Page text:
I received an advanced readers copy of this book as part of Goodreads Giveaway.I hate to admit that this is the first Lucia Berlin book I've read. I can see why she's beloved. Her narration had me feeling like I was sitting at her kitchen table while she puttered around the kitchen telling me stories from her life. There was a sense that her life involved constantly looking for a home and never really finding satisfaction and yet remaining happy ...
  • Hal
    To be clear, the writing in her stories is much more beautiful and enjoyable, mostly because she's so brief and matter-of-fact in this one. For example, the one page she devotes to her first boyfriend in this book becomes the moving ten-page story "Dear Conchi". Still, it's enlightening to learn the facts of her life. So when we read the line in "Tiger Bites" where the narrator's friend is trying to convince her to get an abortion: "you'll have a...
  • Madhusree
    Very short book rearranged posthumously but full of the life of Lucia Berlin. An engaging read that made me want more. An amazing writer.
  • Jill Blevins
    Who doesn't want to read someone's letters, especially when those letters were written in the 1950's and 1960's by a teenager who has everything the world could give her except love, a regular family, and a steady home? It's like reading Joan Didion but without the East Coast attitude.As someone who moved 47 times with her first husband, I was attracted to this book by the amazing amount of times the author herself has moved house. The first sect...
  • Brooklyn Tayla
    I received a copy of this book from Pan Macmillian Australia in exchange for an honest review all thoughts are my own.I feel like if I had known about Lucia Berlin before reading this book that I would have maybe appreciated this more, I mean, when I started reading this, not really knowing anything about the author or her books, I didnt know what to expect, and I personally found that I felt like I was reading not so much a memoir but a string ...
  • Eric
    I didn't know what to expect with this one. Welcome Home was pretty much a collection of pictures, recollections from an unpublished memoir(?) documenting her childhood up to her 30's, as well as letters to and from Lucia. Much like A Manual for Cleaning Women, I enjoyed this a lot. Berlin's writing style is so appealing to me because it's Kerouacian (if I may?), yet very feminine. She has a knack for saying a lot using simple words or not many w...
  • Sabrina Chapadjiev
    This was my introduction to Lucia Berlin.The narrative portraits of where she lived and when, which make up half of the book, were incredibly poignant, gorgeous and evocative. They truly paint a picture of this interesting artists and the life she lived.The second half - which include letters home and to those she loved is way less interesting. It was edited by her sons, who obviously have a vested interest in her every syllable. However, as some...
  • Laura
    I wanted to love this more, and I feel like I may get more out of it after reading some more of Lucia Berlin's work. Really liked the first half of diary entries but the letters in the second half got a bit muddled and long for me. However, Berlin's wonderful writing and personality shine through. A personal favourite couple of lines was: "The last night there was sort of a nightmare which would take 40 pages to describe. Briefly, i got arrested ...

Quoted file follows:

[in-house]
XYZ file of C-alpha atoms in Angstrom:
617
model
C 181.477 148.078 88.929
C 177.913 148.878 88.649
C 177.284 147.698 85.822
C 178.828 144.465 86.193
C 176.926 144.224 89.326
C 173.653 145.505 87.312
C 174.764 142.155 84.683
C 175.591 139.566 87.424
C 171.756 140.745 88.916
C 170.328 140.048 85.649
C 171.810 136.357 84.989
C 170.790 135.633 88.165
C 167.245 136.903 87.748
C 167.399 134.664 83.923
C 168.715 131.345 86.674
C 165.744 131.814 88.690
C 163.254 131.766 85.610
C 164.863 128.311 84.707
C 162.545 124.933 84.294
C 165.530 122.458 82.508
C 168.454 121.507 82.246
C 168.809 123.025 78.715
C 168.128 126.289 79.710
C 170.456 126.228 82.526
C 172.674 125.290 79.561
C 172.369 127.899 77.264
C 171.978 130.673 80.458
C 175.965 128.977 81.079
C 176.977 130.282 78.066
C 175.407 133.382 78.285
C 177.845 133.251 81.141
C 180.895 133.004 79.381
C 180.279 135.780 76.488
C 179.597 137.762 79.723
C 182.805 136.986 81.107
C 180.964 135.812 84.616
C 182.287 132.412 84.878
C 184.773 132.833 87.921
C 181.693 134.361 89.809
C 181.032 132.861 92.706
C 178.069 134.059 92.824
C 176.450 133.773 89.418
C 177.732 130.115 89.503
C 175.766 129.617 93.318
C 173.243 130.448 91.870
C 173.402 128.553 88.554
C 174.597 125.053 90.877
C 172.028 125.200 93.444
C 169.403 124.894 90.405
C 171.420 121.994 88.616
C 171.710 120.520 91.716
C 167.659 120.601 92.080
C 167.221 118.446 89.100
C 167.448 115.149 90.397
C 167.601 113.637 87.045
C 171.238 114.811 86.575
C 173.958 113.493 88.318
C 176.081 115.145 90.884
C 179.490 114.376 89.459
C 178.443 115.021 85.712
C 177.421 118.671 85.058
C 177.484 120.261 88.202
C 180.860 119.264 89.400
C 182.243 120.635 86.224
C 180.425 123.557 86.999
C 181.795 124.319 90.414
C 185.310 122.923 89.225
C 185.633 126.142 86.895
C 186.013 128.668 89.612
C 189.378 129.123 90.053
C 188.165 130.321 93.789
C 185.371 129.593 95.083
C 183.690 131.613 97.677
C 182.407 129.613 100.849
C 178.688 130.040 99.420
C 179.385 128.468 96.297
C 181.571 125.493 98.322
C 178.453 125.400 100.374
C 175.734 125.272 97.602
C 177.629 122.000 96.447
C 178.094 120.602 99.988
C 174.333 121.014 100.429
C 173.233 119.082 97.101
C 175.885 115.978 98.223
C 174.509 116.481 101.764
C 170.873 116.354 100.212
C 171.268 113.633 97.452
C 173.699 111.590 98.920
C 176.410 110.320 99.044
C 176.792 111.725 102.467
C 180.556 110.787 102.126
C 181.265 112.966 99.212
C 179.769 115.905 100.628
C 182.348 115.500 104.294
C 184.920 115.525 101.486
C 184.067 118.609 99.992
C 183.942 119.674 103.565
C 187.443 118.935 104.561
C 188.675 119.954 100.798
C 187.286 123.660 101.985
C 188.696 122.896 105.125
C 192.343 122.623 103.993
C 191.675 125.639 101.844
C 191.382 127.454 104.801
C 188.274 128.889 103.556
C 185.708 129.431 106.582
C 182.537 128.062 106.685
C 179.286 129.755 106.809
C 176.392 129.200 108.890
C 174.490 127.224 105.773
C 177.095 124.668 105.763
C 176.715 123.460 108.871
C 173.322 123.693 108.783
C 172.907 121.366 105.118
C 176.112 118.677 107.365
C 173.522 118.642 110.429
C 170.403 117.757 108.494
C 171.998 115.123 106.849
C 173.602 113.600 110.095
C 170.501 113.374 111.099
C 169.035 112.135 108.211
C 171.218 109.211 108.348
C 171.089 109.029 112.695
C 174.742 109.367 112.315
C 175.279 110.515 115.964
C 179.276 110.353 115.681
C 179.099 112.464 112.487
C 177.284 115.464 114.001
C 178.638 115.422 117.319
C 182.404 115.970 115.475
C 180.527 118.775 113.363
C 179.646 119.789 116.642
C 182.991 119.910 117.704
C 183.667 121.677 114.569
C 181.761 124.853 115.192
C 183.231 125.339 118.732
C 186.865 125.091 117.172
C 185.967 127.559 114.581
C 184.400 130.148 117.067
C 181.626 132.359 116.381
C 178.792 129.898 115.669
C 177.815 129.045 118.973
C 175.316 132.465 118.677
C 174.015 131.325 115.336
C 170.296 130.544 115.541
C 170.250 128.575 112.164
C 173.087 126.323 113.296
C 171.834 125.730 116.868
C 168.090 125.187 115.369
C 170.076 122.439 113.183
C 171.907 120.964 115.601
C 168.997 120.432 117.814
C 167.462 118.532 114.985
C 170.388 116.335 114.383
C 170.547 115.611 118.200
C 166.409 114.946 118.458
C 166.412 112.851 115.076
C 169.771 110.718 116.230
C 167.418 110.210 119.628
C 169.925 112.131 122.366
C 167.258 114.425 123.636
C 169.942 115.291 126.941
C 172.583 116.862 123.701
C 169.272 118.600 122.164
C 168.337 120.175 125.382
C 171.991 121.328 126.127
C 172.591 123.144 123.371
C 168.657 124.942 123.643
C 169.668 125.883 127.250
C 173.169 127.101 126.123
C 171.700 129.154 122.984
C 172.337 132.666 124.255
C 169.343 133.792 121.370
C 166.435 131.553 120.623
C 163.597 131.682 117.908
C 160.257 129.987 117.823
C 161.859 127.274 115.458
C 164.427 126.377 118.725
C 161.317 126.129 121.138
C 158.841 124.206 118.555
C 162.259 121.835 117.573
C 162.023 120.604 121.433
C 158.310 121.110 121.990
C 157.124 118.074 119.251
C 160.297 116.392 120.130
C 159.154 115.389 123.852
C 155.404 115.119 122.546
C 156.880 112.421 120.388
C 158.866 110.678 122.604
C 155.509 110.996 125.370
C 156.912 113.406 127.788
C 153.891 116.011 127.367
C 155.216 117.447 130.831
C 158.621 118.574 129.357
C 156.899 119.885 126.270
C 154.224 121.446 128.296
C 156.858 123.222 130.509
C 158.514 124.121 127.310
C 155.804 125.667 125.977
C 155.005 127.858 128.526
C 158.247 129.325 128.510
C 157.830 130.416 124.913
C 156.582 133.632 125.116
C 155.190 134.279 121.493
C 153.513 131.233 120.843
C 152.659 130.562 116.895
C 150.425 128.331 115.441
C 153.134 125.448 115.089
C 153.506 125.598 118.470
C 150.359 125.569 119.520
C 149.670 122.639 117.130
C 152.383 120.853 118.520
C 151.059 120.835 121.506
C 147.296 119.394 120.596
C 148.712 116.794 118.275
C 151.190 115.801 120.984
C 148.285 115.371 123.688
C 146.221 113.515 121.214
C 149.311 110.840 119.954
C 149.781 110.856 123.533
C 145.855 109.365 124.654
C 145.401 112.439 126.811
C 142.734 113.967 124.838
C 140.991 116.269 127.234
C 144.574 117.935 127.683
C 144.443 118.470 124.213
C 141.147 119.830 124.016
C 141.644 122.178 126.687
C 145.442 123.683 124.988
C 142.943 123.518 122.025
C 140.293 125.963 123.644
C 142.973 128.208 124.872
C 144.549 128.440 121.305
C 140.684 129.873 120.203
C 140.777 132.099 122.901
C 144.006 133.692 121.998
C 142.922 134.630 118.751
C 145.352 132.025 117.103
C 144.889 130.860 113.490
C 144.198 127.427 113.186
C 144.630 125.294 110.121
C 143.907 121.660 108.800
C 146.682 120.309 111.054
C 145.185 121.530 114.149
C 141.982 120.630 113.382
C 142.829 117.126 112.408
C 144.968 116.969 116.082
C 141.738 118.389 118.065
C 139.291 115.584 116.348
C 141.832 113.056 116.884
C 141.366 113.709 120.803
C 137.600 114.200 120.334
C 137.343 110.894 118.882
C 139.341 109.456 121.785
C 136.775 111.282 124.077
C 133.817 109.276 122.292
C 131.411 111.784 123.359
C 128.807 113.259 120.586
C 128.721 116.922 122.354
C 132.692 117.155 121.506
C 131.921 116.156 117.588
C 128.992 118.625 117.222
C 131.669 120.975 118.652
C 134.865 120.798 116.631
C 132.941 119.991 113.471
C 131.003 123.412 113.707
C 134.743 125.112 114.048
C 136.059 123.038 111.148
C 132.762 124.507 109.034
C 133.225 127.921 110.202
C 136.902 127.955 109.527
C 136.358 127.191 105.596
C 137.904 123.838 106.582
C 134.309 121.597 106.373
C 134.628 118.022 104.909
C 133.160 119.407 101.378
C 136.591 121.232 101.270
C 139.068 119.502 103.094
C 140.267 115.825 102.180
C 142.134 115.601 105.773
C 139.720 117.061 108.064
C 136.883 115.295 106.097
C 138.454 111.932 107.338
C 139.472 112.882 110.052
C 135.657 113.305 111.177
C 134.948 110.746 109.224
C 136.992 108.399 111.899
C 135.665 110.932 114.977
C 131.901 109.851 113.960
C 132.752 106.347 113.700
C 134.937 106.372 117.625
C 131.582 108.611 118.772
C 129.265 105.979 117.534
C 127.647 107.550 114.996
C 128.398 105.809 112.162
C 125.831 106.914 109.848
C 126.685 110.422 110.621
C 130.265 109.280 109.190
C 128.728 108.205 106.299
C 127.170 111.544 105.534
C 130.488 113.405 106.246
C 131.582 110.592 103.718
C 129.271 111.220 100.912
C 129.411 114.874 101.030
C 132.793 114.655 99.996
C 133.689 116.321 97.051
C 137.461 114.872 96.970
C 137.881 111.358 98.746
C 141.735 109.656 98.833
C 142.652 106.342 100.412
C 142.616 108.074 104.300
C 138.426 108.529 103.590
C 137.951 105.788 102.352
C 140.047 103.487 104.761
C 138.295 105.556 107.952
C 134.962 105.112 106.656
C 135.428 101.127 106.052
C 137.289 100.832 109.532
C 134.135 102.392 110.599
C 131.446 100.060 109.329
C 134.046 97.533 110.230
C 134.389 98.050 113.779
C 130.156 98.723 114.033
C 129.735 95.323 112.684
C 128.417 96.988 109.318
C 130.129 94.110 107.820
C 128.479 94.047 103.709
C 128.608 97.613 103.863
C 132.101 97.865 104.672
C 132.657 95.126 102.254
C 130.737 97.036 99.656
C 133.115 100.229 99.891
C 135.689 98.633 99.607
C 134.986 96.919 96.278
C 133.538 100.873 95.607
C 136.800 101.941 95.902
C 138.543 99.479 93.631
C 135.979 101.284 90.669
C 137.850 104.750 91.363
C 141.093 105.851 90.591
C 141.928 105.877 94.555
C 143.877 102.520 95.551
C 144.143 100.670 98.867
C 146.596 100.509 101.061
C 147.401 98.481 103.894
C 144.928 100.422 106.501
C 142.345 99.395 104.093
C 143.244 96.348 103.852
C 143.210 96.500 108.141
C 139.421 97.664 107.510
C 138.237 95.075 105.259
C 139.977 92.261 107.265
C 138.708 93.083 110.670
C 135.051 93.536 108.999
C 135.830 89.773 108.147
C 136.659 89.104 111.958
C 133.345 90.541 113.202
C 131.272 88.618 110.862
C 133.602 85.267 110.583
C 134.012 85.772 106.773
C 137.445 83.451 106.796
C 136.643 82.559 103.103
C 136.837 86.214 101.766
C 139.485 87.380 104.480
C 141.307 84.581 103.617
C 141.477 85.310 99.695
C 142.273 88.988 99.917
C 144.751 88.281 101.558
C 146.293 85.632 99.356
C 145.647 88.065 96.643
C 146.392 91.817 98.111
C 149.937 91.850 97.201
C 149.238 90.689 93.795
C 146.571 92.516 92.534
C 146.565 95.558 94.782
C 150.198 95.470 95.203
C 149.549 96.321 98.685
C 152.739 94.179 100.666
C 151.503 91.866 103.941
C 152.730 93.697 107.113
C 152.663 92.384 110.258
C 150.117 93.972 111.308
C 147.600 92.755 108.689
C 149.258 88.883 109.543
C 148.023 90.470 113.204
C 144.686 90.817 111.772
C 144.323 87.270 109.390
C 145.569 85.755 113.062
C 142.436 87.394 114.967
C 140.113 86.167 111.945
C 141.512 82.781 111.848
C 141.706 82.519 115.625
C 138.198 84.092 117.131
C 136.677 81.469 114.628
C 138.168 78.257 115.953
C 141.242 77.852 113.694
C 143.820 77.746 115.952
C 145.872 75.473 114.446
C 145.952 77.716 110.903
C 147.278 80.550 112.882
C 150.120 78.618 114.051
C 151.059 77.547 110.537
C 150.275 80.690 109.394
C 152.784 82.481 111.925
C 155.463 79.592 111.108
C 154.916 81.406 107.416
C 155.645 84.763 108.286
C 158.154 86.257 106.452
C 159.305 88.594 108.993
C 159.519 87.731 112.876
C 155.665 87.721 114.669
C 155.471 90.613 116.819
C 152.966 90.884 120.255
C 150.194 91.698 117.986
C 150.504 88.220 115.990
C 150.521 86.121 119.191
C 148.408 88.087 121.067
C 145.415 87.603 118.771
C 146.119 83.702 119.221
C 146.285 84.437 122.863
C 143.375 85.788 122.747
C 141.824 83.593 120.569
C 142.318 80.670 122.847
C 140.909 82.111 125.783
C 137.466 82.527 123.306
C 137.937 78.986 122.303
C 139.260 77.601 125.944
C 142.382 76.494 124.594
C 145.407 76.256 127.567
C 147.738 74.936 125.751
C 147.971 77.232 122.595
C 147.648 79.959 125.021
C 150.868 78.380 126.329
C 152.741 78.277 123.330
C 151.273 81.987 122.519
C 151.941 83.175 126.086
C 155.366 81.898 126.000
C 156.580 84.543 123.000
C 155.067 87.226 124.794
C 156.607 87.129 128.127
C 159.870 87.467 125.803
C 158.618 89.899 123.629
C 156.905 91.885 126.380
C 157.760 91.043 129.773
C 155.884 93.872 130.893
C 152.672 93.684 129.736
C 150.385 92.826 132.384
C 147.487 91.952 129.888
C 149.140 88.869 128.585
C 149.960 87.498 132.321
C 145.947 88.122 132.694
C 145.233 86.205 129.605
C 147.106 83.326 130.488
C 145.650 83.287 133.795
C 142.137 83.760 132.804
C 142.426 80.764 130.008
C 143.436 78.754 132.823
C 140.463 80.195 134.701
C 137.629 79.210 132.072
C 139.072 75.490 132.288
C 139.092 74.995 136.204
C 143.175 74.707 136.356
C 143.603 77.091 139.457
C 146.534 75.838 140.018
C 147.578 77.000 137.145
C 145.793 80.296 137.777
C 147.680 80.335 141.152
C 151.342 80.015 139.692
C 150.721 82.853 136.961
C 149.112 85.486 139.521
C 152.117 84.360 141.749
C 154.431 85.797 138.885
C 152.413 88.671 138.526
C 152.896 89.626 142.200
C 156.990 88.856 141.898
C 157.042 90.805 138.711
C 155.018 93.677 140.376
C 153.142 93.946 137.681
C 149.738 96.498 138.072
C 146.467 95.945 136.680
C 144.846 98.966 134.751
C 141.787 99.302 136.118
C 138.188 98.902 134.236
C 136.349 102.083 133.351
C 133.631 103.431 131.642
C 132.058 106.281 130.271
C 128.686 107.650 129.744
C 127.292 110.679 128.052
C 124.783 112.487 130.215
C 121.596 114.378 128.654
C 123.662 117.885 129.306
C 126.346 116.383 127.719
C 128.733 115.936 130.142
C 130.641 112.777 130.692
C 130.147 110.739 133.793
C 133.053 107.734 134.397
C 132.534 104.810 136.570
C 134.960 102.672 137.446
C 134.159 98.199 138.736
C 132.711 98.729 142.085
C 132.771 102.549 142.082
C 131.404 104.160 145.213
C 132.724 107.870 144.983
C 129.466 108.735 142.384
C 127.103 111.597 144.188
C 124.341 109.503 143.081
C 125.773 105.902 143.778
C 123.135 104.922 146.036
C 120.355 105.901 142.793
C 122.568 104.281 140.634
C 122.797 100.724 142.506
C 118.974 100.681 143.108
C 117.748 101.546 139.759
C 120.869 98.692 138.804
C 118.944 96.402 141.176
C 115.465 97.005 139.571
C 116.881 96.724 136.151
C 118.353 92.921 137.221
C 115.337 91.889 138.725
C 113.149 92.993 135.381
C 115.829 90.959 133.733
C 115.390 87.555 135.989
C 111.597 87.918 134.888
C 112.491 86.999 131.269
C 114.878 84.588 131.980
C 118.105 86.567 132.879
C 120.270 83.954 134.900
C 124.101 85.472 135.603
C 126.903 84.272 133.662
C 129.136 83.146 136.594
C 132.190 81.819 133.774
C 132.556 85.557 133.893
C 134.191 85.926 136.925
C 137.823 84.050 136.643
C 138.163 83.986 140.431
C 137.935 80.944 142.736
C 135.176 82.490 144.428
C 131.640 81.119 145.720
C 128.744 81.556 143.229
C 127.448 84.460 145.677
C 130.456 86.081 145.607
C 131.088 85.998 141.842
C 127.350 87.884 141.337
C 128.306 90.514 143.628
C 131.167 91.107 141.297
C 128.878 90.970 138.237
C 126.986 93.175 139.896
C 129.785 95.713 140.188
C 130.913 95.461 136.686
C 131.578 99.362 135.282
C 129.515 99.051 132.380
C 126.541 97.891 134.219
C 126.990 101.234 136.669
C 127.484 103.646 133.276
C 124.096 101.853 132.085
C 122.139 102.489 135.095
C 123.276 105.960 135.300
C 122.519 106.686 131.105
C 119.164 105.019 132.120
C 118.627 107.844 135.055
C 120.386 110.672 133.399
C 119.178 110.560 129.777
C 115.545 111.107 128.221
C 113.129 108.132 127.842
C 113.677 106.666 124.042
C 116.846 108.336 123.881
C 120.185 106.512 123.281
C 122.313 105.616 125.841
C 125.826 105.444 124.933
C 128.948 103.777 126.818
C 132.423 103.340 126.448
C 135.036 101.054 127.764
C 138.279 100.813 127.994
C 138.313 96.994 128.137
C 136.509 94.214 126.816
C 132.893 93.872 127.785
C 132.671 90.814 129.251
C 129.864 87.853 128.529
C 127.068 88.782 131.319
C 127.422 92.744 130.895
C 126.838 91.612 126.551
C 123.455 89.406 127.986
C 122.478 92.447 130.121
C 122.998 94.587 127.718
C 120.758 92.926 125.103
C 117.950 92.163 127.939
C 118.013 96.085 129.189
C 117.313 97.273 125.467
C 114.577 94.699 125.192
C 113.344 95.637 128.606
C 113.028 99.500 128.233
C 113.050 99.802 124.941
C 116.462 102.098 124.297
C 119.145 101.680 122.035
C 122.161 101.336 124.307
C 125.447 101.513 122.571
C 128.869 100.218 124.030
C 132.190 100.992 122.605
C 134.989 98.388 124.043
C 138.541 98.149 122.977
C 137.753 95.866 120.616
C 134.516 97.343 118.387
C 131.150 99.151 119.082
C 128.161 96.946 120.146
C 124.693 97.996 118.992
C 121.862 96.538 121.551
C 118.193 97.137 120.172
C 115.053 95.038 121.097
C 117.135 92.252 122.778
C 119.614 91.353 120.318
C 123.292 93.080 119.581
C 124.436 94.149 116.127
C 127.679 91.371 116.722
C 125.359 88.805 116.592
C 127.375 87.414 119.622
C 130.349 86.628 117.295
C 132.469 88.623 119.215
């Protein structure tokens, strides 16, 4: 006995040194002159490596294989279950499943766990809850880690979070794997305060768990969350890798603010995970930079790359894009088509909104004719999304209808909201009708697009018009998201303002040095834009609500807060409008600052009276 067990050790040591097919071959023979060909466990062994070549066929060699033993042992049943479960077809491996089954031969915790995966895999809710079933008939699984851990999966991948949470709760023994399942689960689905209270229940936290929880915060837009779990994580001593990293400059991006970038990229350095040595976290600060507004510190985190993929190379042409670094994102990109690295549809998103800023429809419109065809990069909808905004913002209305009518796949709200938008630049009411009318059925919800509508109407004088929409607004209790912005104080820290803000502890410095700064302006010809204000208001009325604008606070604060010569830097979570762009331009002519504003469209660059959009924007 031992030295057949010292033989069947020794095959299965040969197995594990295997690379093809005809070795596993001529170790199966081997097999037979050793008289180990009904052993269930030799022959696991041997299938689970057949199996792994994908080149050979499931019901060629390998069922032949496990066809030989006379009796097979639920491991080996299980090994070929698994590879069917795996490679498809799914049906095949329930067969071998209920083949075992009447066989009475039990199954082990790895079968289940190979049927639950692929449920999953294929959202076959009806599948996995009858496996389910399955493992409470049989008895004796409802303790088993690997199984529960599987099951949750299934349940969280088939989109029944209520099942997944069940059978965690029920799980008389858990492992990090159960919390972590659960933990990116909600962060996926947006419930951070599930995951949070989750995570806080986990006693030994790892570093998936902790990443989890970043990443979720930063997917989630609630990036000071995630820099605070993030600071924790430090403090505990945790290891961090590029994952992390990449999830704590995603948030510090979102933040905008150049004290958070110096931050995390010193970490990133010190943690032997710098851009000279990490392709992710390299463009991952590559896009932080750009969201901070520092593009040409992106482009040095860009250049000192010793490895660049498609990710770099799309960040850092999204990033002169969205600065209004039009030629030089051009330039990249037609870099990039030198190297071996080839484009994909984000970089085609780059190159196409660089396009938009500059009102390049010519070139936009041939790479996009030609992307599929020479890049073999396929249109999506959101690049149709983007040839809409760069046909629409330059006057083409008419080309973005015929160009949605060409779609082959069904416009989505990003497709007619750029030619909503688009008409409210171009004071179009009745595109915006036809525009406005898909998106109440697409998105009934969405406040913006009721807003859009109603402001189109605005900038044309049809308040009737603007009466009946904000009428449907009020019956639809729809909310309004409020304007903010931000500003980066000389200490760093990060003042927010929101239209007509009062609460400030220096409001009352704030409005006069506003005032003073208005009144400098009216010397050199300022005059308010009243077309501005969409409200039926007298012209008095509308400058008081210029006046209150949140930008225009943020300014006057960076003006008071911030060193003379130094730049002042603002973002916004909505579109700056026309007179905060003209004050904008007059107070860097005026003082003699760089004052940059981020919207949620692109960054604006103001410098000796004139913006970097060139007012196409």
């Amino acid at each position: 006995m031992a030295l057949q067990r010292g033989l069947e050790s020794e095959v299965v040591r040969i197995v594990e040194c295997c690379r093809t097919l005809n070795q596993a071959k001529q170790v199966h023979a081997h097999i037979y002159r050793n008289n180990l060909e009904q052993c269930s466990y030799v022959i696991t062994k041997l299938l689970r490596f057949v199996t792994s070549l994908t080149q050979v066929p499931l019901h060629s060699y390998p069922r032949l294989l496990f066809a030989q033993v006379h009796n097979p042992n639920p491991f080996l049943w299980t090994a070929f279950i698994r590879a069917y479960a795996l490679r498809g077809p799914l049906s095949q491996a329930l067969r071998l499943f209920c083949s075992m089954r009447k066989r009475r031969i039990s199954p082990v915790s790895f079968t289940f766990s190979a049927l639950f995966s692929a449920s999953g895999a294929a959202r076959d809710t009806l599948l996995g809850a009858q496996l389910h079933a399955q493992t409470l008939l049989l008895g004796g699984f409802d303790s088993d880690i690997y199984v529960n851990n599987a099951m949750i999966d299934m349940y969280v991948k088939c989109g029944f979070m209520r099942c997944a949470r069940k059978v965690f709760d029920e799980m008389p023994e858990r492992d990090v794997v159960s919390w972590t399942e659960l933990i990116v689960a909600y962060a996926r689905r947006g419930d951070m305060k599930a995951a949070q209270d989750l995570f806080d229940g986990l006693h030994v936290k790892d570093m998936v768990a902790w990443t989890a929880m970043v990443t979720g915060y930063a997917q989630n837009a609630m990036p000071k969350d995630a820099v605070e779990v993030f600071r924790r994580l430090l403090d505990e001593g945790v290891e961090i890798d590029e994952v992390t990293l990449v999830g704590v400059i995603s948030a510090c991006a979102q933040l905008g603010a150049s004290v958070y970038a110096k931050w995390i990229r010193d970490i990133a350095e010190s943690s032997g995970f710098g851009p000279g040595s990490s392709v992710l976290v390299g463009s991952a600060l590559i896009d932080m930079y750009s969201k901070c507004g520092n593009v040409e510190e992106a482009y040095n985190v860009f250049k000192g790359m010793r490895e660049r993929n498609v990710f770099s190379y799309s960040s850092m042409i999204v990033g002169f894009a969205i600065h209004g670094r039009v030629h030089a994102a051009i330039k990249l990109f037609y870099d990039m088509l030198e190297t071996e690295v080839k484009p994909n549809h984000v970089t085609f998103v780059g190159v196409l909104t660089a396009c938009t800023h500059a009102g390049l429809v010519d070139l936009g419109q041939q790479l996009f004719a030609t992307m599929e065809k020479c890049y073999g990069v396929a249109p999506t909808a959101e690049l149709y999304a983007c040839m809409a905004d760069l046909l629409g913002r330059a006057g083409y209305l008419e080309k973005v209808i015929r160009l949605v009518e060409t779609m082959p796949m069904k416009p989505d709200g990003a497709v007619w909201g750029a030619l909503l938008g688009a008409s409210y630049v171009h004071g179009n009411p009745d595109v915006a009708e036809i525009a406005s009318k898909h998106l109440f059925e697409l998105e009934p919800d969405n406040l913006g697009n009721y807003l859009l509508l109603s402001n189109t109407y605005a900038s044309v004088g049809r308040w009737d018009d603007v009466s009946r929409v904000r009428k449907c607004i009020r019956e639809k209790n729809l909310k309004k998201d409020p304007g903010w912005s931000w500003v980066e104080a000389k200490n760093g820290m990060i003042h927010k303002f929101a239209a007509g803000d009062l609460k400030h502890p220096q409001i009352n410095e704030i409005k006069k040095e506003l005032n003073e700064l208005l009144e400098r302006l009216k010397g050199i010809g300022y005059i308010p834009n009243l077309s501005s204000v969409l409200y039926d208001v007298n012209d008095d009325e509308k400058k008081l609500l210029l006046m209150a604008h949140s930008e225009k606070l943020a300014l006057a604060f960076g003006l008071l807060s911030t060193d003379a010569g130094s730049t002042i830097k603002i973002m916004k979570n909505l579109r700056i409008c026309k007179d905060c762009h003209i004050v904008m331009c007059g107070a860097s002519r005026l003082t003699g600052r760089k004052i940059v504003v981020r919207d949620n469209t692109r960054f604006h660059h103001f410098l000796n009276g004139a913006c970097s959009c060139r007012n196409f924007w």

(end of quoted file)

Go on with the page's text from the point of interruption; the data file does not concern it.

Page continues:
• Lorri Steinbacher
    So interesting to describe your life through memories of the places where you lived it. That you know that it is unfinished going in doesn't make you any less hard when it does. When it left off, even though I knew I would be able to piece together what was next, I knew that it would not be in Berlin's unique voice.
  • rebecca
    Any and all insight into Lucias many homes, thoughts, and feelings is a support to understanding her short stories. I finished wanting more, but am acutely aware that she passed before finishing the memoir section. The photos were great, as were the letters. The photos reach far back to the beginning of her life, the letters are mostly to the Dorns, who she met in NM and kept in touch with.Loved sorting through some cryptic lines and also observi...
  • Silvana
    The memoir part was wonderful, very charming - the letters not so much. A little too disjointed, but then maybe that's only logical since this book was published posthumously and was never really 'finished'.
  • marlise
    Short and sweet. Enjoyed the memoir more than the letters. Also, the cover is a very nice shade of yellow.
  • Yasmin
    Half unfinished memoir, half letters. Liked the memoir part, the letters not so much. It feels unfinished, probably because it is.
  • Abby Byers
    Five stars for the first half! Didnt feel great about the letters. Five stars for the first half! Didn’t feel great about the letters.
  • A
    A look into Lucia Berlin's early life (to 1965) through her own writing, family photographs, and letters. There are many beautiful passages when she describes experiences and being outside, especially in the small plane that Buddy Berlin would take them up to fly during the sunsets. What a wonderful idea.
  • Douglas
    I don't know how you could appreciate this slim volume if you haven't read "cleaning women", or were lucky enough to have one of her earlier out of print selections. This is a small assemblage of an autobiography work in progress, and selected letters. They do help a fan (like me) figure out what was true and what was fiction in her incredible short stories.A very interesting life. I miss her.